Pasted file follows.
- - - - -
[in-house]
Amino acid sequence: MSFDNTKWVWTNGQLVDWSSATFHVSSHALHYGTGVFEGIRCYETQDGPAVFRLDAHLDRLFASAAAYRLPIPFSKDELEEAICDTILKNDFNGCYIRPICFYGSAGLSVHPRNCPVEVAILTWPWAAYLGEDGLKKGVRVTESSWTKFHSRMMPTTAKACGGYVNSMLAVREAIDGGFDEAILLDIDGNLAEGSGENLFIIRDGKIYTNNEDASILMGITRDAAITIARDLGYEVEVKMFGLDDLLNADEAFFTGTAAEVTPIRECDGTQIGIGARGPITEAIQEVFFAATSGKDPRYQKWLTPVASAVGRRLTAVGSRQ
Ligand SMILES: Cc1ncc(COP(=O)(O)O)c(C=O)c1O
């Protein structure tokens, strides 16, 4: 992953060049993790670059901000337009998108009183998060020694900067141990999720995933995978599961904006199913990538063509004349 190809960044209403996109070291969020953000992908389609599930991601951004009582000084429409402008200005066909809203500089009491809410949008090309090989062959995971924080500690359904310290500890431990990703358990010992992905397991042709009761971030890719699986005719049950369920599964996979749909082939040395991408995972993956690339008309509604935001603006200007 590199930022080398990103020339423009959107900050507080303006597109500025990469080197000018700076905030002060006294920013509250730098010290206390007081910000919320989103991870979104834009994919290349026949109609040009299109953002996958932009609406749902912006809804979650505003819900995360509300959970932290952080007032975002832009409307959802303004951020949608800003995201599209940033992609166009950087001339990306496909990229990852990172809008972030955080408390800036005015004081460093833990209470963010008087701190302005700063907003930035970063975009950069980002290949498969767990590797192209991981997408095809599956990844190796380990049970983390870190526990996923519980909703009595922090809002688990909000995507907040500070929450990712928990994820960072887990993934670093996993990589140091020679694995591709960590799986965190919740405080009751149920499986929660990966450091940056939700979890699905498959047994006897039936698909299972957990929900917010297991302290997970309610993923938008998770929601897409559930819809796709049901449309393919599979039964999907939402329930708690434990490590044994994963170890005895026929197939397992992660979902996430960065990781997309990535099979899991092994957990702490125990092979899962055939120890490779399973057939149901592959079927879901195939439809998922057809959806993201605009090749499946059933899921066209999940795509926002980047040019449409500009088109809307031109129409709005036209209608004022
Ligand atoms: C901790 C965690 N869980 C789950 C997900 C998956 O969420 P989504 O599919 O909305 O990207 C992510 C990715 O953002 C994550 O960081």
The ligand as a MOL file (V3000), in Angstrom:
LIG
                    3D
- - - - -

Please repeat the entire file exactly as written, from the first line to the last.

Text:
[in-house]
Amino acid sequence: MSFDNTKWVWTNGQLVDWSSATFHVSSHALHYGTGVFEGIRCYETQDGPAVFRLDAHLDRLFASAAAYRLPIPFSKDELEEAICDTILKNDFNGCYIRPICFYGSAGLSVHPRNCPVEVAILTWPWAAYLGEDGLKKGVRVTESSWTKFHSRMMPTTAKACGGYVNSMLAVREAIDGGFDEAILLDIDGNLAEGSGENLFIIRDGKIYTNNEDASILMGITRDAAITIARDLGYEVEVKMFGLDDLLNADEAFFTGTAAEVTPIRECDGTQIGIGARGPITEAIQEVFFAATSGKDPRYQKWLTPVASAVGRRLTAVGSRQ
Ligand SMILES: Cc1ncc(COP(=O)(O)O)c(C=O)c1O
């Protein structure tokens, strides 16, 4: 992953060049993790670059901000337009998108009183998060020694900067141990999720995933995978599961904006199913990538063509004349 190809960044209403996109070291969020953000992908389609599930991601951004009582000084429409402008200005066909809203500089009491809410949008090309090989062959995971924080500690359904310290500890431990990703358990010992992905397991042709009761971030890719699986005719049950369920599964996979749909082939040395991408995972993956690339008309509604935001603006200007 590199930022080398990103020339423009959107900050507080303006597109500025990469080197000018700076905030002060006294920013509250730098010290206390007081910000919320989103991870979104834009994919290349026949109609040009299109953002996958932009609406749902912006809804979650505003819900995360509300959970932290952080007032975002832009409307959802303004951020949608800003995201599209940033992609166009950087001339990306496909990229990852990172809008972030955080408390800036005015004081460093833990209470963010008087701190302005700063907003930035970063975009950069980002290949498969767990590797192209991981997408095809599956990844190796380990049970983390870190526990996923519980909703009595922090809002688990909000995507907040500070929450990712928990994820960072887990993934670093996993990589140091020679694995591709960590799986965190919740405080009751149920499986929660990966450091940056939700979890699905498959047994006897039936698909299972957990929900917010297991302290997970309610993923938008998770929601897409559930819809796709049901449309393919599979039964999907939402329930708690434990490590044994994963170890005895026929197939397992992660979902996430960065990781997309990535099979899991092994957990702490125990092979899962055939120890490779399973057939149901592959079927879901195939439809998922057809959806993201605009090749499946059933899921066209999940795509926002980047040019449409500009088109809307031109129409709005036209209608004022
Ligand atoms: C901790 C965690 N869980 C789950 C997900 C998956 O969420 P989504 O599919 O909305 O990207 C992510 C990715 O953002 C994550 O960081």
The ligand as a MOL file (V3000), in Angstrom:
LIG
                    3D